Look out, Jim Rosenhaus. Cleveland Indians starting pitcher Justin Masterson is getting awfully comfortable behind the microphone.
Masterson, who enters the 2013 season entrenched as one of the Tribe’s top pitchers, joined Indians On Deck host Al Pawlowski on the broadcast of the Cleveland State-Wright State men’s basketball game on Wednesday night from Dayton. And while his chosen second career might be as a pastor, as he told Indians.com recently, he’s showing his broadcasting chops.
Wednesday was the third time Masterson has joined Pawlowski for a Vikings game; CSU previously had beaten Butler last January and Ball State in November with Masterson providing color commentary. The Vikings weren’t as fortunate on Wednesday, as the Raiders won, 69-53.
So, how did Masterson get started on the CSU games? And how does he do? Pawlowski answered a couple questions for TribeVibe:
TV: Did Justin approach you last winter when he joined you on the CSU-Butler game, or did you reach out to him to gauge his interest?
AP: Justin and I have always had a good relationship and we would talk about things outside of baseball. Toward the end of the 2011 (baseball) season, we got to talking about college basketball. He knew that I called the Cleveland State games on radio and said, “If you ever need a color guy, I’d be glad to help you out!” I told him that would be great, I would love to have him, and we made plans to do the Butler game, which was the first broadcast we did together in January of 2012 at Hinkle Fieldhouse. The games in that part of the country are good for him because he lives just outside of Indianapolis. He grew up in Beavercreek, which is just a few minutes away from the Nutter Center (Wright State’s home arena).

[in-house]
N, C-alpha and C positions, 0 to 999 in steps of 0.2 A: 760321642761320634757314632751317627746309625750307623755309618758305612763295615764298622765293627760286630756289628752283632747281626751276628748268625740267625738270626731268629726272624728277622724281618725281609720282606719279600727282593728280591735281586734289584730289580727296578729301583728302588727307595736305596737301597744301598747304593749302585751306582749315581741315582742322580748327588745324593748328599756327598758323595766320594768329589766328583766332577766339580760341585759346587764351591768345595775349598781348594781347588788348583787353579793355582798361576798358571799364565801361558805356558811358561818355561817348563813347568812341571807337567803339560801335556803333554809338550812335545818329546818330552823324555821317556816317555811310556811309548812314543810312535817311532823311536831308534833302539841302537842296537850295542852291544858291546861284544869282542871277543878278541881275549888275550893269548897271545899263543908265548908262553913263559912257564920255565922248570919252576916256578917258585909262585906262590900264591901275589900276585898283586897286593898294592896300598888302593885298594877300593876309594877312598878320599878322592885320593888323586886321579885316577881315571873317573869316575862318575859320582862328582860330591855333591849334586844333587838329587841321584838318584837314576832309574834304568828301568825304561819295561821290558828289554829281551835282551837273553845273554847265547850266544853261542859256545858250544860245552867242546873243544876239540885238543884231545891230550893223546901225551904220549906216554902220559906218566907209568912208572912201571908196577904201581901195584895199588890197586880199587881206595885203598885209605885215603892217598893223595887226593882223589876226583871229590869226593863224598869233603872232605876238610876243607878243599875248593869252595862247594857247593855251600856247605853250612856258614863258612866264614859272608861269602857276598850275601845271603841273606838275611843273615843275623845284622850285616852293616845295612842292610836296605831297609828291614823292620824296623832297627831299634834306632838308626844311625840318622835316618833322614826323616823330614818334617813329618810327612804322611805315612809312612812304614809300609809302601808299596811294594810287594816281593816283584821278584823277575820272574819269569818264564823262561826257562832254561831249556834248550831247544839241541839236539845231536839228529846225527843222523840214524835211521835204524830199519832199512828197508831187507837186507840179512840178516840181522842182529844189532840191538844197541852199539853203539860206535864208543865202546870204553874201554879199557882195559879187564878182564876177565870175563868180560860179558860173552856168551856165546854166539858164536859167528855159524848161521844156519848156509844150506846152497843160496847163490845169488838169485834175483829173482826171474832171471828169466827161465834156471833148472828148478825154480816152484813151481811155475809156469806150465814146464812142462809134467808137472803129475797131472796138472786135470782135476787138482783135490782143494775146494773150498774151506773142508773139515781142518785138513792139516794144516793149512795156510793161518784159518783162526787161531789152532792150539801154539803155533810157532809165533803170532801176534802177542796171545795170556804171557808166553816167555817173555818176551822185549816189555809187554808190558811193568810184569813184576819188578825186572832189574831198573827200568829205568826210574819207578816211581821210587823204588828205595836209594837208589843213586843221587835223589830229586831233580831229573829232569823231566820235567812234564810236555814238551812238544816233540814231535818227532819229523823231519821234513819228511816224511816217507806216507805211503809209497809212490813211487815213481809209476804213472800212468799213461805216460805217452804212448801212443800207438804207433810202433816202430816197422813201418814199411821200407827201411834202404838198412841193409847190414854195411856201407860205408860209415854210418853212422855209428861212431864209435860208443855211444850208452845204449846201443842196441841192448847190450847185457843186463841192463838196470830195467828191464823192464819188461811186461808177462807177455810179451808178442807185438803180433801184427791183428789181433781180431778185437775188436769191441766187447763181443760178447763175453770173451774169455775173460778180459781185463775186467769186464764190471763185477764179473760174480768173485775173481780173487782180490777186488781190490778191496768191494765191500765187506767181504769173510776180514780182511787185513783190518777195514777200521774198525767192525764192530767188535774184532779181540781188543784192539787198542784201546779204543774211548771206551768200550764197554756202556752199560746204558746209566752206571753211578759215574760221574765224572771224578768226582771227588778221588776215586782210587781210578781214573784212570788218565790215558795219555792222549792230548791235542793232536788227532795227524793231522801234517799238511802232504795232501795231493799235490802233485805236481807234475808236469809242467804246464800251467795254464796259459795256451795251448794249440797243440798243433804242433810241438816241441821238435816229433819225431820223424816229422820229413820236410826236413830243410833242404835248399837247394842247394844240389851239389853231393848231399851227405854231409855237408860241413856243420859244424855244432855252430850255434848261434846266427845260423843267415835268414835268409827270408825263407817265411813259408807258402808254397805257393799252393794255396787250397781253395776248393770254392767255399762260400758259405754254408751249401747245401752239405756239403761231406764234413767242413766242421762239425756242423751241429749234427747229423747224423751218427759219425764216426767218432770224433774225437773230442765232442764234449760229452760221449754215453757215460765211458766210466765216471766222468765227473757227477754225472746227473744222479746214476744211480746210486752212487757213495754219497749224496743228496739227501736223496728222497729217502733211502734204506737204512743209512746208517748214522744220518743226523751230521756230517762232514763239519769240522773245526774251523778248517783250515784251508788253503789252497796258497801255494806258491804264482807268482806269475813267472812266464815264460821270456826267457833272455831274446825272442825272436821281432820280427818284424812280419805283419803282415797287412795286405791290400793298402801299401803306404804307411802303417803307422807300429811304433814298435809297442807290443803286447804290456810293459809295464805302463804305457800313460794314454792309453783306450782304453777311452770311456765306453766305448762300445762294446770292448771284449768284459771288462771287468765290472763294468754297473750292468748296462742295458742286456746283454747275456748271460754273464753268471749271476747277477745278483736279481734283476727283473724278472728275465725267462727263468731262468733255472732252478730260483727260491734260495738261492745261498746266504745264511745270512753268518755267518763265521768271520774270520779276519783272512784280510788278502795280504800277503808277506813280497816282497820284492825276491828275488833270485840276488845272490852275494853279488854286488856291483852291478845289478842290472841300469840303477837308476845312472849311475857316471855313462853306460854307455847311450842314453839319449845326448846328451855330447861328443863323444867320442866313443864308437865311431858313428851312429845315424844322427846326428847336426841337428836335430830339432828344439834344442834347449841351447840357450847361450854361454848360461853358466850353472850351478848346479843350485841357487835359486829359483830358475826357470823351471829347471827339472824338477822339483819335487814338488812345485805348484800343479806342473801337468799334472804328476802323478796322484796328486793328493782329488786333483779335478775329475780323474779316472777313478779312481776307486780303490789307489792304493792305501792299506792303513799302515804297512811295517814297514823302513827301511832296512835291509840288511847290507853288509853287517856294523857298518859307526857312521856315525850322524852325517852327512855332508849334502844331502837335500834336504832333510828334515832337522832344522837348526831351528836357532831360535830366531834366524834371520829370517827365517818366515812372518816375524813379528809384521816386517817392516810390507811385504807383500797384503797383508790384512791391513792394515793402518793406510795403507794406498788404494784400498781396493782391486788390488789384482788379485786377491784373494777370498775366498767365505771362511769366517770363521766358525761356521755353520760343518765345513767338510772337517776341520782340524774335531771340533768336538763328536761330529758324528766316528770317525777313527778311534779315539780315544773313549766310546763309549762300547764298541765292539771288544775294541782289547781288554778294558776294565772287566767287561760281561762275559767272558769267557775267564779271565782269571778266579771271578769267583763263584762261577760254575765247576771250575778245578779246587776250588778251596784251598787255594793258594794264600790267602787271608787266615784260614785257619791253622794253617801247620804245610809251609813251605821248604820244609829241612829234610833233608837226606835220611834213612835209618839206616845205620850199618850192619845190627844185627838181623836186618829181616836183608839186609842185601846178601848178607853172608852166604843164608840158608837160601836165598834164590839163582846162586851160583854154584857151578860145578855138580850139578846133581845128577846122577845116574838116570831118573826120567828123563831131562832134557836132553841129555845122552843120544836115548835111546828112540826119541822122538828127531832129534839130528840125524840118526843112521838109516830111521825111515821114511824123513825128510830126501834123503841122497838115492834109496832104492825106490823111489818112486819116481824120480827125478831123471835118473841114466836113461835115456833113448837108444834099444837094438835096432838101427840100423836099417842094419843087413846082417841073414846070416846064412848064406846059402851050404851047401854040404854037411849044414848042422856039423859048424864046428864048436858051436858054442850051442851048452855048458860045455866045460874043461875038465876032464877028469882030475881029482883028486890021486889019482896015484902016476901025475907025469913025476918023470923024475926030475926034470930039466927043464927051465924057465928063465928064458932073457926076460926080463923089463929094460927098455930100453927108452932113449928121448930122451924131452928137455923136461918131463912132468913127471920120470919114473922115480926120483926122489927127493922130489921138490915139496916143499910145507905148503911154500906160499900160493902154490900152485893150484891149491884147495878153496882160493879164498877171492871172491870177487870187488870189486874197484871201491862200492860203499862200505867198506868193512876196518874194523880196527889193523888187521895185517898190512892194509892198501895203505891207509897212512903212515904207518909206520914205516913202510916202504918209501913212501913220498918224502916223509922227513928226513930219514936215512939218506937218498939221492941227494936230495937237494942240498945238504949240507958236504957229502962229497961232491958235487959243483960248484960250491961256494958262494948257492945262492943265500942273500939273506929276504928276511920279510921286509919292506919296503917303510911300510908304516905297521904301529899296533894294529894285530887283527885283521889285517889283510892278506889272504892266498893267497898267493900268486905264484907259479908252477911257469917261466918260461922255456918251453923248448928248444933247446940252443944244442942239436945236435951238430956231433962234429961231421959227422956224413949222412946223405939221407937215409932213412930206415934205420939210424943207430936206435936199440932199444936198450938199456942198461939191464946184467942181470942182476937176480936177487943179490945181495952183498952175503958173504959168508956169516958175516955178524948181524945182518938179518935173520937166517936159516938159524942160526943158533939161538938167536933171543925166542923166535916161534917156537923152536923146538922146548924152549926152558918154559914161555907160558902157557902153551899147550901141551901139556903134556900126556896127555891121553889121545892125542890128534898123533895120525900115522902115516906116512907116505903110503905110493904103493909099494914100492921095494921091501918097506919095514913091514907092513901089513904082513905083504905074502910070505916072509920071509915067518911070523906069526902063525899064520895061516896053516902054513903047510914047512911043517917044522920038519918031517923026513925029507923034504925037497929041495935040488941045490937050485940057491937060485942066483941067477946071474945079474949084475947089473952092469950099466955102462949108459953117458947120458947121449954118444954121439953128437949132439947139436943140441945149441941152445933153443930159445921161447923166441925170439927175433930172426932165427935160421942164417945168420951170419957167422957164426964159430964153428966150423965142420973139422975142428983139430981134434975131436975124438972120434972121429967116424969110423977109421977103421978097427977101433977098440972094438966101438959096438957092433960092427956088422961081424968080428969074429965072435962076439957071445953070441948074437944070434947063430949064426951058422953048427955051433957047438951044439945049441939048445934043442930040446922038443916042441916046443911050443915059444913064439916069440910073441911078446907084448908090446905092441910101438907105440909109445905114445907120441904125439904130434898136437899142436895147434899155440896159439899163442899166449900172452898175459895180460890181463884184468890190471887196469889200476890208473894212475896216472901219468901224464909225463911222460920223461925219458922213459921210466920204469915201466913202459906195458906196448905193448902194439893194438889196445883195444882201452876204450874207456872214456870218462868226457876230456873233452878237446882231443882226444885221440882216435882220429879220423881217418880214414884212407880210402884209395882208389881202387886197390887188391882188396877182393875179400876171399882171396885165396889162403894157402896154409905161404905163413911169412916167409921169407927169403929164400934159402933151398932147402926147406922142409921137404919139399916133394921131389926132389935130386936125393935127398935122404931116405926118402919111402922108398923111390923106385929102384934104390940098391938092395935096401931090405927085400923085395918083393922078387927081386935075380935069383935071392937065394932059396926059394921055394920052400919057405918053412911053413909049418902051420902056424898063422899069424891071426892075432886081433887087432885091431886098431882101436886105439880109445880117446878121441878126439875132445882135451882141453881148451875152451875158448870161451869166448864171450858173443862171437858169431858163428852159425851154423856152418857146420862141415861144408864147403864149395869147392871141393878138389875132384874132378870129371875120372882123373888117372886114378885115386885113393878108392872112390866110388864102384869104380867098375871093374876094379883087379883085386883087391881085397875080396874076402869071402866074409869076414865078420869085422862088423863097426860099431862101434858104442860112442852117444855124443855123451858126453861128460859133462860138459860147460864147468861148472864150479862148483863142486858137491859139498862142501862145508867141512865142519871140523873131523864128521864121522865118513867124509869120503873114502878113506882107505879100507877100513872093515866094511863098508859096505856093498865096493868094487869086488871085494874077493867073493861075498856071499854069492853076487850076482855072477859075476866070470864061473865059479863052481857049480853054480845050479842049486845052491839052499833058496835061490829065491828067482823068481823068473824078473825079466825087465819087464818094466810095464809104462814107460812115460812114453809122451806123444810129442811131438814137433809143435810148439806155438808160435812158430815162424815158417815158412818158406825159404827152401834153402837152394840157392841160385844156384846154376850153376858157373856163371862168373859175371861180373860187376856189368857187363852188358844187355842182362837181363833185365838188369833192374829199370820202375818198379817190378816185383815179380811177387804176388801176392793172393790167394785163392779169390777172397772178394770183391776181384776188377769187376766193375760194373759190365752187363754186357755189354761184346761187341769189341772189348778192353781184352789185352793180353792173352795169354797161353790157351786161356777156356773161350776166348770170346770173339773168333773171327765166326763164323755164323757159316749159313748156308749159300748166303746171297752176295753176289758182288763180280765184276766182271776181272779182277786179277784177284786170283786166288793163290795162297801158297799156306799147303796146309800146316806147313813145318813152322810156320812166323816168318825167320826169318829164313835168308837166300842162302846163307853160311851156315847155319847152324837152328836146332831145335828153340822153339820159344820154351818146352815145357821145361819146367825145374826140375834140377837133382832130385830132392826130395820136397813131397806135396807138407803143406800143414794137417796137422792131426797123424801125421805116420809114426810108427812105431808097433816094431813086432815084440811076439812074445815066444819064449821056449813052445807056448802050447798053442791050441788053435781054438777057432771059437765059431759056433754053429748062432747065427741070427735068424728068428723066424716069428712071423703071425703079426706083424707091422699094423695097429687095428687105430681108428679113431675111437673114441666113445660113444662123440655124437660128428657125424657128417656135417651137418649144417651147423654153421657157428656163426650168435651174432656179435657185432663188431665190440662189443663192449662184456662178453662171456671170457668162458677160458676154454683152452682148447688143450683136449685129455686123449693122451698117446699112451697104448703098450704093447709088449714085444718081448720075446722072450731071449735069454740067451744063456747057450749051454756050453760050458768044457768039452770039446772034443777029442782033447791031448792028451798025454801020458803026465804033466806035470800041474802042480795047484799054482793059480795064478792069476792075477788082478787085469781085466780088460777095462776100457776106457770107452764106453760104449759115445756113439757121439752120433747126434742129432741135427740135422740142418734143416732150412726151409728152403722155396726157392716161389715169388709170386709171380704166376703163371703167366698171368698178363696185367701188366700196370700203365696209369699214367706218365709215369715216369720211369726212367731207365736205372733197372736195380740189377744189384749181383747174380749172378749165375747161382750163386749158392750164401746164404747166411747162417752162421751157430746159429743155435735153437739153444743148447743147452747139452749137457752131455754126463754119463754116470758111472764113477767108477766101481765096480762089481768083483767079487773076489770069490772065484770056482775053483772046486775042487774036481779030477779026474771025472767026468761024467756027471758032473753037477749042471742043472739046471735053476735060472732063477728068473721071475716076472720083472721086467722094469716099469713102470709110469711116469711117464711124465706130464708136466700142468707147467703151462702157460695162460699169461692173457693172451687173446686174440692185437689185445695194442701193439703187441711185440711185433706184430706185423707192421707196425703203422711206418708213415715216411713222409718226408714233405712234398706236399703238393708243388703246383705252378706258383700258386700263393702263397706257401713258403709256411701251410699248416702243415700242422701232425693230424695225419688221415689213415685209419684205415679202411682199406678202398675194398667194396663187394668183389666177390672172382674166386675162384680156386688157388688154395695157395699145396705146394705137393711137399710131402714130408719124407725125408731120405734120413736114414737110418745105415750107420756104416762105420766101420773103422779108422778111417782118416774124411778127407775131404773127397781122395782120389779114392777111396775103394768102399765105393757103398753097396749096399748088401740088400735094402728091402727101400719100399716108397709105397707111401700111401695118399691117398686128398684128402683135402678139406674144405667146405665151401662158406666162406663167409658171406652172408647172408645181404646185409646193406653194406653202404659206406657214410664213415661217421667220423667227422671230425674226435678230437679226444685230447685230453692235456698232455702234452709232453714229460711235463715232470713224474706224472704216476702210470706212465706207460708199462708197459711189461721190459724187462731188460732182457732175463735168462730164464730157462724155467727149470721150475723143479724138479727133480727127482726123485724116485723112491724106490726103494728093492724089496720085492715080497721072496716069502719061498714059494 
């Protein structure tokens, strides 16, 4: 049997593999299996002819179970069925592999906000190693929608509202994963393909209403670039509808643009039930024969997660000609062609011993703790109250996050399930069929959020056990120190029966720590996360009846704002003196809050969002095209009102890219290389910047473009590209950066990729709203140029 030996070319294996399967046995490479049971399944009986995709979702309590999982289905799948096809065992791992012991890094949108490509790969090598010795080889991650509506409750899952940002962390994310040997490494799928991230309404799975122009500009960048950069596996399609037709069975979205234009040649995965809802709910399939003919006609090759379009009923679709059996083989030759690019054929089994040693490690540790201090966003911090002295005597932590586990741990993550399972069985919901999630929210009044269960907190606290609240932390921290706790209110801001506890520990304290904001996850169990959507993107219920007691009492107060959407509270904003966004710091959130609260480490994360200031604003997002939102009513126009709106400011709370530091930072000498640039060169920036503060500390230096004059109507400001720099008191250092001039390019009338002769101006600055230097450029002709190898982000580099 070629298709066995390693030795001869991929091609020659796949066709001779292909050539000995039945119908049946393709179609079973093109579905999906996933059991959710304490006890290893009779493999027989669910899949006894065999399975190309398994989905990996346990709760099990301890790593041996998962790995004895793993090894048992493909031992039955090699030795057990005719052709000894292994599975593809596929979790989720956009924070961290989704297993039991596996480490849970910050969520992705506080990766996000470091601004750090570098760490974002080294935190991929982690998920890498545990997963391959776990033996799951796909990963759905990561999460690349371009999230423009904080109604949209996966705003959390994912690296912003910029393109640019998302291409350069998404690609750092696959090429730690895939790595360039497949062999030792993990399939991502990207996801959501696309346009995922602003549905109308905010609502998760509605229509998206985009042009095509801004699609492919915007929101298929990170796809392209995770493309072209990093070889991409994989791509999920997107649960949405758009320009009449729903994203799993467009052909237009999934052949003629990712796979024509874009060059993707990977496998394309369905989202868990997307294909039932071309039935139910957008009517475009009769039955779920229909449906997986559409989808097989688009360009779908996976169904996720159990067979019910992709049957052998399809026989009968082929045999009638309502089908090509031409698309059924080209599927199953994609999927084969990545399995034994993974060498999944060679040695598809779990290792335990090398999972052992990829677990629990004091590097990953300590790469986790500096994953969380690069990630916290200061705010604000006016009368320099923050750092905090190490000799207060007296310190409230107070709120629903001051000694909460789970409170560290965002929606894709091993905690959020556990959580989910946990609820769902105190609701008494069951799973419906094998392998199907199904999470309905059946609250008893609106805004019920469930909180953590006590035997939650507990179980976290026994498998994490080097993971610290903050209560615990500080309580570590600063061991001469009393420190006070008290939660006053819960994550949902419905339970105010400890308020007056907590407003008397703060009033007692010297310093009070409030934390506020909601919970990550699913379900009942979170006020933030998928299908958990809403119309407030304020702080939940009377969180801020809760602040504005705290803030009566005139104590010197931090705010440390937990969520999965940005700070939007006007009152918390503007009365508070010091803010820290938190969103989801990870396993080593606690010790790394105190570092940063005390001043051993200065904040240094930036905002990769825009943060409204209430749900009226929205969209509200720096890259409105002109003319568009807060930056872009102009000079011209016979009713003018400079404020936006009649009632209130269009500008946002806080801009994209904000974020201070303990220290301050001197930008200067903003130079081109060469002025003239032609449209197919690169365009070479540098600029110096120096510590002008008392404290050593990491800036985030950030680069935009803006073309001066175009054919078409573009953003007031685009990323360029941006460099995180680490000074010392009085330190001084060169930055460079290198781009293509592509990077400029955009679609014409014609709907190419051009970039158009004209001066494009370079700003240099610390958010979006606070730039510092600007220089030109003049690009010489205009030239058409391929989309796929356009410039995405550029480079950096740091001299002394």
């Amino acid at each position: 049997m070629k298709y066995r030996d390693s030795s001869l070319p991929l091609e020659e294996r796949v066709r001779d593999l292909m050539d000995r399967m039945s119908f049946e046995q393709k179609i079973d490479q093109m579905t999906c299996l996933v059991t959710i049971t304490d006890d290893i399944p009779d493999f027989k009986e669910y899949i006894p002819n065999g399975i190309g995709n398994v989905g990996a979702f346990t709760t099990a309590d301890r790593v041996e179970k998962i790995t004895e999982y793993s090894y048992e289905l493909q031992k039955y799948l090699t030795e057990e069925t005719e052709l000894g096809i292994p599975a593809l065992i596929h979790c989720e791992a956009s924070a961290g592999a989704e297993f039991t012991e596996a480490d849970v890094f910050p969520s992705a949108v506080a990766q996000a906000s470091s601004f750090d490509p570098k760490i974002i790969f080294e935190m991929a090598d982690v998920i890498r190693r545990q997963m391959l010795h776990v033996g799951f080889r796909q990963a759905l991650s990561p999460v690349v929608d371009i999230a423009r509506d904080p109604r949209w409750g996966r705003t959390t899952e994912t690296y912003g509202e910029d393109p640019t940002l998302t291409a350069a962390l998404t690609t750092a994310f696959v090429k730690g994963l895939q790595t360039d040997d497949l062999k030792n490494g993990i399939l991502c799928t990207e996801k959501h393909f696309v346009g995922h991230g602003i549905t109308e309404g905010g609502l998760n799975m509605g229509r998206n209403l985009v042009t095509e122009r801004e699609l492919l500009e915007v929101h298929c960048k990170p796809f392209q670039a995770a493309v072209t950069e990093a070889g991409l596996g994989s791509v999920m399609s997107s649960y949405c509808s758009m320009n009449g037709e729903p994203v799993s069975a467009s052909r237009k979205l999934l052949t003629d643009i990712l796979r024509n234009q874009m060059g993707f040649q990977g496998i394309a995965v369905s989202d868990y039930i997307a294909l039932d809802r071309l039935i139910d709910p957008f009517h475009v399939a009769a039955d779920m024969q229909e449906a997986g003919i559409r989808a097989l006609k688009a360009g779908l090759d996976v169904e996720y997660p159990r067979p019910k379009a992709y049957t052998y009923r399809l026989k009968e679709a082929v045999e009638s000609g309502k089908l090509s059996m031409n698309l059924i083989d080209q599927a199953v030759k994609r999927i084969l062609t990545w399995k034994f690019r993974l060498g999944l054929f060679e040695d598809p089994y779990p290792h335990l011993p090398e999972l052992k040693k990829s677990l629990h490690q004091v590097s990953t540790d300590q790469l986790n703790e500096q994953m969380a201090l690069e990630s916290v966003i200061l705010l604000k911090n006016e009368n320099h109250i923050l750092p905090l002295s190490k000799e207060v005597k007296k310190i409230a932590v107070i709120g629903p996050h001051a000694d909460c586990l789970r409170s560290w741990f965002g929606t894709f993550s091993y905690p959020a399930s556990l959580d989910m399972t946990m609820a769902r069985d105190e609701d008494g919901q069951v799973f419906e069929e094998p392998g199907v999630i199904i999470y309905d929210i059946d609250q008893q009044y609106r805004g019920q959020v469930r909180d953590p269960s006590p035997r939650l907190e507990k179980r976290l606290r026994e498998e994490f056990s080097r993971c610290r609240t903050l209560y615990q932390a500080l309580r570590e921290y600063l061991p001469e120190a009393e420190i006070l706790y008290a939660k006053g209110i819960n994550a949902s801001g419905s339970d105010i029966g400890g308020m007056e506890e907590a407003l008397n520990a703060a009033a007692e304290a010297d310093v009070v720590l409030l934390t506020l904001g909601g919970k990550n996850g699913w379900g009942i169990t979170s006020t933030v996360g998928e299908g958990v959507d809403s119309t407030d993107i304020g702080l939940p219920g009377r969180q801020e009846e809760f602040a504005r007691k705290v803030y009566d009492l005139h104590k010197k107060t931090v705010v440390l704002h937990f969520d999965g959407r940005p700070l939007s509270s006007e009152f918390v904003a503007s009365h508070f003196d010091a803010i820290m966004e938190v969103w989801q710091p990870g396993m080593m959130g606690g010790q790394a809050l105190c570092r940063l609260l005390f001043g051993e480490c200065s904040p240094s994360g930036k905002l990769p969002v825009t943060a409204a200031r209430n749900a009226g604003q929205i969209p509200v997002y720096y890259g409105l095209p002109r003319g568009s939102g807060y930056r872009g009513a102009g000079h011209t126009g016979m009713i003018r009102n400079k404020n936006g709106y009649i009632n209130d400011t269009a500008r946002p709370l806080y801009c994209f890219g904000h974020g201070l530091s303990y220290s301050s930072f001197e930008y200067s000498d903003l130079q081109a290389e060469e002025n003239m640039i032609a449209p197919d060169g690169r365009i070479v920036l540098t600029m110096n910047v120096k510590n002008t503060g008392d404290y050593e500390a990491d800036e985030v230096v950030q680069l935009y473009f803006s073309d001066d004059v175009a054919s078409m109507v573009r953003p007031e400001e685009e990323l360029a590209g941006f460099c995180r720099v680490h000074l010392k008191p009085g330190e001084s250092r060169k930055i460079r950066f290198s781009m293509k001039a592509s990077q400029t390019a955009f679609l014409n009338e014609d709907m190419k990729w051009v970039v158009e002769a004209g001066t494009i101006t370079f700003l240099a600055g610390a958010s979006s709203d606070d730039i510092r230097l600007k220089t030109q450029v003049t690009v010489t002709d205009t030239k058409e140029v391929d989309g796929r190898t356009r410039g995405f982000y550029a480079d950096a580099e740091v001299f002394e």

TV: How is he on the calls?
AP: He’s very good on his calls. He does his homework, reads the game notes, checks out the press conferences online and keeps up with Cleveland State when he can, so he has some good insight. I told him last night that it was like we were doing our 30th game together, not just our third. He has a good instinct for where to jump in with color on radio, which can be tricky in basketball. We have a good chemistry calling the game. He also is into college basketball, so he really knows the game.